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the future of work is closer than you think

Explore a blended approach to the future workforce that will see people and machines working together in partnership

Published by orgvue

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As the world comes to terms with Coronavirus, the future of work has become a burning topic for all organizations. How will people perform, engage and interact at work from now on? What part will remote working continue to play in the workforce? How should businesses redesign the workplace to reflect new work patterns and rejuvenate the employee experience?

The future of work is not what we thought it was

These questions and many others are an urgent challenge and difficult to answer. They call for a nuanced understanding of how the nature of work has changed and how it might change in the future. We live in an undoubtedly complex world in which present-day business thinking is becoming less relevant. This is evident in the rate at which companies fall out of business indices such as the Fortune 100, which has increased by 60% over the last 50 years.

Yet discussion and speculation around the future of work hasn’t really moved past the notion of machines replacing people entirely in a variety of jobs. With the rise of artificial intelligence and machine learning, organizations anticipate they will automate vast numbers of routine, repeatable tasks at the expense of workers. But this black and white thinking is too simplistic.

People and machines working in partnership

Take customer service. Who hasn’t been frustrated by a website bot that fails to understand what help you actually need? Bots may be good at answering empirical questions but are hopeless at getting to the heart of customer concerns, because they lack empathy and intuition.

It will be many decades before artificial intelligence (AI) even comes close to matching human creativity and emotional capacity. AI can only perform in controlled, predictable, unchanging situations but it can’t compete with humans in complex environments, where there are many unknowns and variables.

Customer service is a good example of a role that, in our view, requires a blended approach to its responsibilities. Leaders will need to think about the workforce as having people and smart technologies working in partnership to meet customer needs.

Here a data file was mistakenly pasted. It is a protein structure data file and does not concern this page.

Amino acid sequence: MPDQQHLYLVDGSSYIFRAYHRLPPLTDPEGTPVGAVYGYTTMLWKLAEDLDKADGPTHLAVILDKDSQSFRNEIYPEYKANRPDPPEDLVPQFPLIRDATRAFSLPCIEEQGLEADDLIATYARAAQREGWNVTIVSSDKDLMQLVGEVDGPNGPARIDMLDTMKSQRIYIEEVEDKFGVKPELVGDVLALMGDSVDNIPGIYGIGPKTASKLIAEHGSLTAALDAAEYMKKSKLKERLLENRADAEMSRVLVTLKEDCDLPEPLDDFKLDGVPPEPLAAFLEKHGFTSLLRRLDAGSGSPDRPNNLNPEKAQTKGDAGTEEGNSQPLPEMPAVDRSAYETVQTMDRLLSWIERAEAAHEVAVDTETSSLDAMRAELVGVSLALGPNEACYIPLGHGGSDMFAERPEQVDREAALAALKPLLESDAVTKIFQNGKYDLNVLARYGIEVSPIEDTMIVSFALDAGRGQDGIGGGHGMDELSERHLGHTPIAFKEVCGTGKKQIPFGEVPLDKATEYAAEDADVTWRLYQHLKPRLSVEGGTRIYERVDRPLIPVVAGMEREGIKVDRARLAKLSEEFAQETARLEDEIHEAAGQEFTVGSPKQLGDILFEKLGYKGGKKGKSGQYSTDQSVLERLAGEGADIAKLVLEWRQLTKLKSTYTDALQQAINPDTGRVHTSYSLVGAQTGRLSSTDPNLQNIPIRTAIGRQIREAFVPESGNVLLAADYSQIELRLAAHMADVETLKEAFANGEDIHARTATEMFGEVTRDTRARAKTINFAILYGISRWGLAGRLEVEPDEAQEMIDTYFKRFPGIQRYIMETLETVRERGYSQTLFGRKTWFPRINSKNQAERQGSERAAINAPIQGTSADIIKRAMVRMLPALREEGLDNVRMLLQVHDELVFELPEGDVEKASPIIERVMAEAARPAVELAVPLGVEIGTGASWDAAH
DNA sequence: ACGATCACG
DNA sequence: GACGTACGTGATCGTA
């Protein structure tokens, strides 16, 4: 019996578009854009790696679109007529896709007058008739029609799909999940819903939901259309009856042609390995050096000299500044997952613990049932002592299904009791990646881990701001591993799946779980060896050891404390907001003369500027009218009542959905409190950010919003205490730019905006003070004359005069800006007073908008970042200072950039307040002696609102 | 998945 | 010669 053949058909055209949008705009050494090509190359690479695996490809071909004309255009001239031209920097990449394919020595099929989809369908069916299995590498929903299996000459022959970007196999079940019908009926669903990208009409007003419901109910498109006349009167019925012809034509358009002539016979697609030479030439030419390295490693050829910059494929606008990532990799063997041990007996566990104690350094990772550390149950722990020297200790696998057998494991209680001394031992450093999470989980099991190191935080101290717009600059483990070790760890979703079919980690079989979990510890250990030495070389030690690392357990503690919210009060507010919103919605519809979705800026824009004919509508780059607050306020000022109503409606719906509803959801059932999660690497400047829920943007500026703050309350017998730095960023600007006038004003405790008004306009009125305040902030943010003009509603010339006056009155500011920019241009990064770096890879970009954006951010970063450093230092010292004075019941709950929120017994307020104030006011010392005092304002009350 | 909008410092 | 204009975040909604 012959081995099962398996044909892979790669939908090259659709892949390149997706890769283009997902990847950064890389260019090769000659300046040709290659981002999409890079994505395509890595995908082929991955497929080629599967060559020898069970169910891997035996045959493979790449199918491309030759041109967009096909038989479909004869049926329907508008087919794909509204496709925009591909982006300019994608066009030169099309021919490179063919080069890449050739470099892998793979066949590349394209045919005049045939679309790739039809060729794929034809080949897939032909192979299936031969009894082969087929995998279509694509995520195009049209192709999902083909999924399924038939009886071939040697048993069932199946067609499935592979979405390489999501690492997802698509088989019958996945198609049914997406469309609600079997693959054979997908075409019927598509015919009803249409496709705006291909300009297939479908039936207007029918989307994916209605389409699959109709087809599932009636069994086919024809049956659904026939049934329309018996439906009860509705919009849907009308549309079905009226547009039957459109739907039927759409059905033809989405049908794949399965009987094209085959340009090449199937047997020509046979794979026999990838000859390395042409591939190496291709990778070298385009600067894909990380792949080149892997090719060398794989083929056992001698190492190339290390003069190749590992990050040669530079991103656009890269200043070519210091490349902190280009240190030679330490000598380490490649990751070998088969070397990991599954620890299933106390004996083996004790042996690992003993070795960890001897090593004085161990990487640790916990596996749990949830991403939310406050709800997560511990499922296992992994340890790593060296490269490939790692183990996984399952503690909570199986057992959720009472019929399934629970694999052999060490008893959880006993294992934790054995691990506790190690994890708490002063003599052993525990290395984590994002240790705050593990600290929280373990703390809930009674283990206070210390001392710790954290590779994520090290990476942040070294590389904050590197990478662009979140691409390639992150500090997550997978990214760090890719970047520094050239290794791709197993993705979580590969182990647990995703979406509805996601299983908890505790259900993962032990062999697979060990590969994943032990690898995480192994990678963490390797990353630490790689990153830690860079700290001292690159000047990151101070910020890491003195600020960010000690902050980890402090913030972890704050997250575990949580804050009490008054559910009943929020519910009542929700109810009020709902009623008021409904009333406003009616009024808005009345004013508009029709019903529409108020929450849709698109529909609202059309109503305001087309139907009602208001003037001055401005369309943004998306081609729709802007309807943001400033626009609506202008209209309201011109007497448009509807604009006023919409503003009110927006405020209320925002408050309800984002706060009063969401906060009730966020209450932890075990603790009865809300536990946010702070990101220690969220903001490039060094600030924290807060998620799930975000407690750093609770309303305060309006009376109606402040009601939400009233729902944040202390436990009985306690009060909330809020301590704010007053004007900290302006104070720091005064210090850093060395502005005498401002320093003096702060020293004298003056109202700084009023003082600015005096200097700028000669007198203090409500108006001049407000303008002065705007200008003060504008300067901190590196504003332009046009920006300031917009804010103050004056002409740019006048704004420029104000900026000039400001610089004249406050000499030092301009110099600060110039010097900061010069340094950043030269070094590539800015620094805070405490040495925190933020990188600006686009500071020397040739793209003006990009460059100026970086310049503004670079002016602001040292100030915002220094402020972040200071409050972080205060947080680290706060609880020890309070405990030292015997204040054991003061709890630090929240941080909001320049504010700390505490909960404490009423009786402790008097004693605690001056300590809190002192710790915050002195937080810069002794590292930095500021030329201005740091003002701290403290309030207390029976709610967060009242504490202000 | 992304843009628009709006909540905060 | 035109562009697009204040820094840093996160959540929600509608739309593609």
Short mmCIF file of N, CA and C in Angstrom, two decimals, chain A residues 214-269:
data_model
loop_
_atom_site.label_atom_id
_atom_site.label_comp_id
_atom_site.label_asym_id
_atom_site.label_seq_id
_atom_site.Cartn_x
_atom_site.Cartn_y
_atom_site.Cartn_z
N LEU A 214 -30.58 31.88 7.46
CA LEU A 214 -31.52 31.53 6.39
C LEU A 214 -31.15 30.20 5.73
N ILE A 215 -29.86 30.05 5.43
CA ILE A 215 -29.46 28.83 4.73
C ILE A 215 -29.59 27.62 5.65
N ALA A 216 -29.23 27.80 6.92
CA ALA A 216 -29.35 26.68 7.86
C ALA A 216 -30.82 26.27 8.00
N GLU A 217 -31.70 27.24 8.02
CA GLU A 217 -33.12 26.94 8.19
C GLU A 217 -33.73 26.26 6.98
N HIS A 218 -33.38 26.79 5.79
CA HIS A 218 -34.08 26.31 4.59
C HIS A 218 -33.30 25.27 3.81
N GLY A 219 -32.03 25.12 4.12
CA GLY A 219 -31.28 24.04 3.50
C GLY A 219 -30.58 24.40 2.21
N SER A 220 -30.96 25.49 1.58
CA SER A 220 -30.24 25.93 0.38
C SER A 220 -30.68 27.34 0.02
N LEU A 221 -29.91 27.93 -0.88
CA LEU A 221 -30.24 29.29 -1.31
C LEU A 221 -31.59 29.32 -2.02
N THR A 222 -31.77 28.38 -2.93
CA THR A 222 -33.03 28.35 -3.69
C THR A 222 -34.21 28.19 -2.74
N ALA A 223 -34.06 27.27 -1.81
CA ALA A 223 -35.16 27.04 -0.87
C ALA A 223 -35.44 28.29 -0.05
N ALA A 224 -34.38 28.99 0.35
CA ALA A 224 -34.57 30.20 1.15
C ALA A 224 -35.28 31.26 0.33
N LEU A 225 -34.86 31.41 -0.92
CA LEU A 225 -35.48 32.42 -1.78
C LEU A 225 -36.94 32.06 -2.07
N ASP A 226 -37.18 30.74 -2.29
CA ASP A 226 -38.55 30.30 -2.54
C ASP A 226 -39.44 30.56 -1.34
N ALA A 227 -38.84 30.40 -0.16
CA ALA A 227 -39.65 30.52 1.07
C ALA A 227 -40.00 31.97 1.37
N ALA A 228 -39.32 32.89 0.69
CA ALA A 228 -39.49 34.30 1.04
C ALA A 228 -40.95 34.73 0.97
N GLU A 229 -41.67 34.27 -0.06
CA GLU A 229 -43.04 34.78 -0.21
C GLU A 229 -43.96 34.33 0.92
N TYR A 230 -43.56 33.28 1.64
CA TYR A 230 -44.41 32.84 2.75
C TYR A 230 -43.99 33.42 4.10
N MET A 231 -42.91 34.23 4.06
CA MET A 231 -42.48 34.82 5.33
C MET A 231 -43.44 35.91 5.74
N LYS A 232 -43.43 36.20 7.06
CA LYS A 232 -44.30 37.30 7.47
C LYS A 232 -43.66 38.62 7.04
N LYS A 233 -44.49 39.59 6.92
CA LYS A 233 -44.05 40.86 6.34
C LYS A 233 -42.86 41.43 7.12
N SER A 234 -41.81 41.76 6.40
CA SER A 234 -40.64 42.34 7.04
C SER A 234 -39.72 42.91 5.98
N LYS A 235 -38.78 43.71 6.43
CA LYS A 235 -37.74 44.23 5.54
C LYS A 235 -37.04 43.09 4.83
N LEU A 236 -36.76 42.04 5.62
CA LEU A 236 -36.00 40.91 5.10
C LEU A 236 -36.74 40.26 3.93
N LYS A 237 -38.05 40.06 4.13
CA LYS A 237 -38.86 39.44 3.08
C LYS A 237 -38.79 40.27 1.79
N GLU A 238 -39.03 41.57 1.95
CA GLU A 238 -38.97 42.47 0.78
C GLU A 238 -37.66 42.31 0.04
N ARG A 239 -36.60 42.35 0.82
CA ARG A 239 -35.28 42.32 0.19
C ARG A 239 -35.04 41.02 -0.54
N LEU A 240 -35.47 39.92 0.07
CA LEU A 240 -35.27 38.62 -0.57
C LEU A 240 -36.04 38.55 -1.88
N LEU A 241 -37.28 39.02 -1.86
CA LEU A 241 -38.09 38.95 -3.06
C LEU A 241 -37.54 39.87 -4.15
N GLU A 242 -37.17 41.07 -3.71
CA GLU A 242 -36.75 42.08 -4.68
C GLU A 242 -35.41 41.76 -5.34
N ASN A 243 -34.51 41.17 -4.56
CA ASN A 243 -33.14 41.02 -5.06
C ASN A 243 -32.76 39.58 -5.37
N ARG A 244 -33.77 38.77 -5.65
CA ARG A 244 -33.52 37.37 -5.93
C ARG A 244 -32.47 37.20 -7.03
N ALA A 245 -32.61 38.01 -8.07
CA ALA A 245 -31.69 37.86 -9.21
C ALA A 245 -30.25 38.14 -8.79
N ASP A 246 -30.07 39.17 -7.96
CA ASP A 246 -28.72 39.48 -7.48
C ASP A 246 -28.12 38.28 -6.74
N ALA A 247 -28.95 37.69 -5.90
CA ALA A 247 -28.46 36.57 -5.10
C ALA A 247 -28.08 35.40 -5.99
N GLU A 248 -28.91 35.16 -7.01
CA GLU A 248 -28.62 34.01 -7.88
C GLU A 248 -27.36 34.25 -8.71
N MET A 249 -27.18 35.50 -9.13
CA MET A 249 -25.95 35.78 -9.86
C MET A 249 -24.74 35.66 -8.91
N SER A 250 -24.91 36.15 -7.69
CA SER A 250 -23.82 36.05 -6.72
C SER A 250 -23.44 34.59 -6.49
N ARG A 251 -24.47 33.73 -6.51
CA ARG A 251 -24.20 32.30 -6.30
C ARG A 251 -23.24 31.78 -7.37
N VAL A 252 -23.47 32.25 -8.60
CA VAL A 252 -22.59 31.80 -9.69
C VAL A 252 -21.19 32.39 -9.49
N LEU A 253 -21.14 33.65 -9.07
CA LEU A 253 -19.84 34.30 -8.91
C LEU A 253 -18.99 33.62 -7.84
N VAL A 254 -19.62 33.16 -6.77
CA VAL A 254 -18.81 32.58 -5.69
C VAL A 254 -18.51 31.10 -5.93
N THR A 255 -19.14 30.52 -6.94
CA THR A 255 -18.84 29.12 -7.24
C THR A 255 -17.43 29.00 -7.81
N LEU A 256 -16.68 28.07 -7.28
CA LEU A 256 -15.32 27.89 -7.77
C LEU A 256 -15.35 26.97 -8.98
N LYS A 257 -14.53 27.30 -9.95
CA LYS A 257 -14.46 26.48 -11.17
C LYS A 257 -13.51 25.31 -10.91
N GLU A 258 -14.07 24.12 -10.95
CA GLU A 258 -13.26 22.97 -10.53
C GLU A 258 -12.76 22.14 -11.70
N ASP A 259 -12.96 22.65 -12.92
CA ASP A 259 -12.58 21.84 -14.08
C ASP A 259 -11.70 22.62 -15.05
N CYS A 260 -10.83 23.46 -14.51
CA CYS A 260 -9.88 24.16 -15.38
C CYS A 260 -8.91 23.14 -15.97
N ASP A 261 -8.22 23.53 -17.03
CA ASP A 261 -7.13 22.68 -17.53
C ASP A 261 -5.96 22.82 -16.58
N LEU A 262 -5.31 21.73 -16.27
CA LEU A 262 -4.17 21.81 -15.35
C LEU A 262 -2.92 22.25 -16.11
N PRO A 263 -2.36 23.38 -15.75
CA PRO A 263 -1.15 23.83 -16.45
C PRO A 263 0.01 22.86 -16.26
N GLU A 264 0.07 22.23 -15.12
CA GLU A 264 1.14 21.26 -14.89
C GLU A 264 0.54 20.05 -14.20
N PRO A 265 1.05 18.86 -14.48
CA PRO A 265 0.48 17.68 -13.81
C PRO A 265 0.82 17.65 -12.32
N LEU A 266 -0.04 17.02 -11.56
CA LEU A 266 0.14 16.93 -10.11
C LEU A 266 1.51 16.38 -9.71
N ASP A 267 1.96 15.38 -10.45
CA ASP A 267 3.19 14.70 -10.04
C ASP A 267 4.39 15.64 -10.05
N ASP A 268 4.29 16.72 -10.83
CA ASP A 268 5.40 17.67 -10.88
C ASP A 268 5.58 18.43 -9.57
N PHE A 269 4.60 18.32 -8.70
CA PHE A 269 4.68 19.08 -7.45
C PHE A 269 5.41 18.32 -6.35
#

An augmented, more productive workforce

Research by the OECD suggests that 32% of jobs could see a large share of tasks being automated but that entirely new tasks could emerge that only humans can do. As work becomes more blended, roles will need to be redefined in a way that sees people contribute the higher-order skills machines are incapable of.

However, in replacing those skills that become redundant as a result of automation, displaced workers will need to be flexible and willing to adapt. Leaders should begin to think of their employees not as the job they do but the skills and competencies they have.

Being able to determine the right mix of human and synthetic skills is what will deliver on the promise of automation and higher productivity. Human-machine partnerships coupled with newly defined roles could lead to an augmented workforce that creates more value than today’s workforce, which is typically based on efficiency and cost saving.

Better work, more value

The future of work in an industrial context is not where the opportunities lie for human jobs. As artificial intelligence takes over routine work, people will be free to apply the uniquely human skills that will differentiate businesses and create more value.

In that sense, automation is the lowest common denominator and people will have the opportunity to rise above the lower-order jobs that machines do to carry out more fulfilling work.

But where do you start? The first thing you can do is identify those roles within your organization that are most susceptible to automation. You can then begin to break them down into activities and anticipate the skills needed to supplement automation, empower employees to reinvent themselves and improve how work is done.

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